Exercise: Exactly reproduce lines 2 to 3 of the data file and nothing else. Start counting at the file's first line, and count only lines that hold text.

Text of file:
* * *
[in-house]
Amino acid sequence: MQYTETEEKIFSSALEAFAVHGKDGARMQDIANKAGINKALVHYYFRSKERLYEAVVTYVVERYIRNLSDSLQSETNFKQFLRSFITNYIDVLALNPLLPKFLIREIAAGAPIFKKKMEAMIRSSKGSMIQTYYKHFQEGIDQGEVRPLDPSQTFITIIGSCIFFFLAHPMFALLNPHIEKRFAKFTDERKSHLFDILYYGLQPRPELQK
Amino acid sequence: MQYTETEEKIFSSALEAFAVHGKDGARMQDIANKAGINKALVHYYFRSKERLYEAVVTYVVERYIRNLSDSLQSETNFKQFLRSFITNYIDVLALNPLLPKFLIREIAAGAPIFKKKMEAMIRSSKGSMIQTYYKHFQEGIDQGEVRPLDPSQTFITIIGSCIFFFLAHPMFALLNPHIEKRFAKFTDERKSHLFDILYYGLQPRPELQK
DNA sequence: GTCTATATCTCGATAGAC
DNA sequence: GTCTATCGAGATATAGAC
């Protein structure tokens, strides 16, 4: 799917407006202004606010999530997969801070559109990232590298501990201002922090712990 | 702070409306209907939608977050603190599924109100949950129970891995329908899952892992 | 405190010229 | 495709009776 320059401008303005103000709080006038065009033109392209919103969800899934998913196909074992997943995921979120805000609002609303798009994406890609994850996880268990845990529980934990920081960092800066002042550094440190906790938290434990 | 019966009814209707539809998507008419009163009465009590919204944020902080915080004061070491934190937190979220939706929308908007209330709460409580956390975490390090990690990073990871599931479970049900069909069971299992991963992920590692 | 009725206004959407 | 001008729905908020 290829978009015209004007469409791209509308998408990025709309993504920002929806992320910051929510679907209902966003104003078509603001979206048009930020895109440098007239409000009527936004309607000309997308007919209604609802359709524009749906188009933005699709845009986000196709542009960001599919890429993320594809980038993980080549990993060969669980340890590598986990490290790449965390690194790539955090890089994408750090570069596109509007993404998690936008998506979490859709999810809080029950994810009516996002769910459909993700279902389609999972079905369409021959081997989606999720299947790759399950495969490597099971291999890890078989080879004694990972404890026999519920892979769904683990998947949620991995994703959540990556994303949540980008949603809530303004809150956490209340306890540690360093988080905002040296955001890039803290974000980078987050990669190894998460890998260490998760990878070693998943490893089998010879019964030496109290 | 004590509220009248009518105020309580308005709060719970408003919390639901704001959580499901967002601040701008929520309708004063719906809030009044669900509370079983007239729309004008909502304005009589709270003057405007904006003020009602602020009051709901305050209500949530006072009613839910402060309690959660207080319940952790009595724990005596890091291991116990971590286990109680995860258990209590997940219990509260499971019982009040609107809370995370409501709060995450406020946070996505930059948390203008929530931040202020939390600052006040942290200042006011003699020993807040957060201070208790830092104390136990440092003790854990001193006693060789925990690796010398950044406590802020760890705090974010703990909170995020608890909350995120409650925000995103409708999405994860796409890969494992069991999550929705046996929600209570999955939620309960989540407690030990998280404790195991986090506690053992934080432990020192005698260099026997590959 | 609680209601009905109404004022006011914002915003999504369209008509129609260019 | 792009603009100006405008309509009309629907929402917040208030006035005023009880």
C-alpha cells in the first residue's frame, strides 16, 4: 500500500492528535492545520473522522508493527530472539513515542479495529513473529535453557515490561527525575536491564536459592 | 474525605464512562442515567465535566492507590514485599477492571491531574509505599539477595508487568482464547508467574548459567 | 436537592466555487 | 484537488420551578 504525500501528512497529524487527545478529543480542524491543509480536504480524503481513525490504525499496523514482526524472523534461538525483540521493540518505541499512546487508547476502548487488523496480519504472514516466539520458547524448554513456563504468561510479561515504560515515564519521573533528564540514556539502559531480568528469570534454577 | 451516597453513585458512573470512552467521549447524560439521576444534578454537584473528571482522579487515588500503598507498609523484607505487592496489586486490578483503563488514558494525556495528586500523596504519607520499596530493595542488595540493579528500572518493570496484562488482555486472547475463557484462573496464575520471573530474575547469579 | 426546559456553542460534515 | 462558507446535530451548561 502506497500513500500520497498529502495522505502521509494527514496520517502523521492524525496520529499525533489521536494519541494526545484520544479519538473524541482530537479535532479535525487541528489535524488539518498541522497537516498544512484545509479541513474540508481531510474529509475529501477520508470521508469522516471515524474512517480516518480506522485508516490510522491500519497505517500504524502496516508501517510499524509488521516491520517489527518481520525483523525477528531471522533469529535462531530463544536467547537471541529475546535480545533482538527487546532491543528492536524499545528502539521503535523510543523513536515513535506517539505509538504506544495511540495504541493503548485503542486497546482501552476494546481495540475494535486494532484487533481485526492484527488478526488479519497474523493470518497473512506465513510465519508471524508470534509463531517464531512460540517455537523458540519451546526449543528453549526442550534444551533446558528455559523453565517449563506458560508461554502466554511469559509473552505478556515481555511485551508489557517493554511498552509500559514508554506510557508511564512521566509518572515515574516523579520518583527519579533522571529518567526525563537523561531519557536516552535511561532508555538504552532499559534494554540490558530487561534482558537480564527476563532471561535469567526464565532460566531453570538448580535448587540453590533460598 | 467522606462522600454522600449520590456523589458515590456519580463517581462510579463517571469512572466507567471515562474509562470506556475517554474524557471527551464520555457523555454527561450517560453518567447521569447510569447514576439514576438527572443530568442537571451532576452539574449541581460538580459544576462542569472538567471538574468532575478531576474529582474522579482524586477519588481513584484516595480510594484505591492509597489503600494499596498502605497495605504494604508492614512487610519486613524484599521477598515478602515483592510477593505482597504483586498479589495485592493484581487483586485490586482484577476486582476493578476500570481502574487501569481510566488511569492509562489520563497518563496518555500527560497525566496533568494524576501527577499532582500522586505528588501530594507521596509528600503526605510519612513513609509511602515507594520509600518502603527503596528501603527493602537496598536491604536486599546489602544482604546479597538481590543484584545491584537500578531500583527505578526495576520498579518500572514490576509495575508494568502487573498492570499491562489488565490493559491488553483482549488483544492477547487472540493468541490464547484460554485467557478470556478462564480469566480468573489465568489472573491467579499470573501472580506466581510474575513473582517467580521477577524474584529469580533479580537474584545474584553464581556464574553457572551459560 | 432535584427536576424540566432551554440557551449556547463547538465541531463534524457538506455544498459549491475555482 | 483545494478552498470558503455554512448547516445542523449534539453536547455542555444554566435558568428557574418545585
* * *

Amino acid sequence: MQYTETEEKIFSSALEAFAVHGKDGARMQDIANKAGINKALVHYYFRSKERLYEAVVTYVVERYIRNLSDSLQSETNFKQFLRSFITNYIDVLALNPLLPKFLIREIAAGAPIFKKKMEAMIRSSKGSMIQTYYKHFQEGIDQGEVRPLDPSQTFITIIGSCIFFFLAHPMFALLNPHIEKRFAKFTDERKSHLFDILYYGLQPRPELQK
Amino acid sequence: MQYTETEEKIFSSALEAFAVHGKDGARMQDIANKAGINKALVHYYFRSKERLYEAVVTYVVERYIRNLSDSLQSETNFKQFLRSFITNYIDVLALNPLLPKFLIREIAAGAPIFKKKMEAMIRSSKGSMIQTYYKHFQEGIDQGEVRPLDPSQTFITIIGSCIFFFLAHPMFALLNPHIEKRFAKFTDERKSHLFDILYYGLQPRPELQK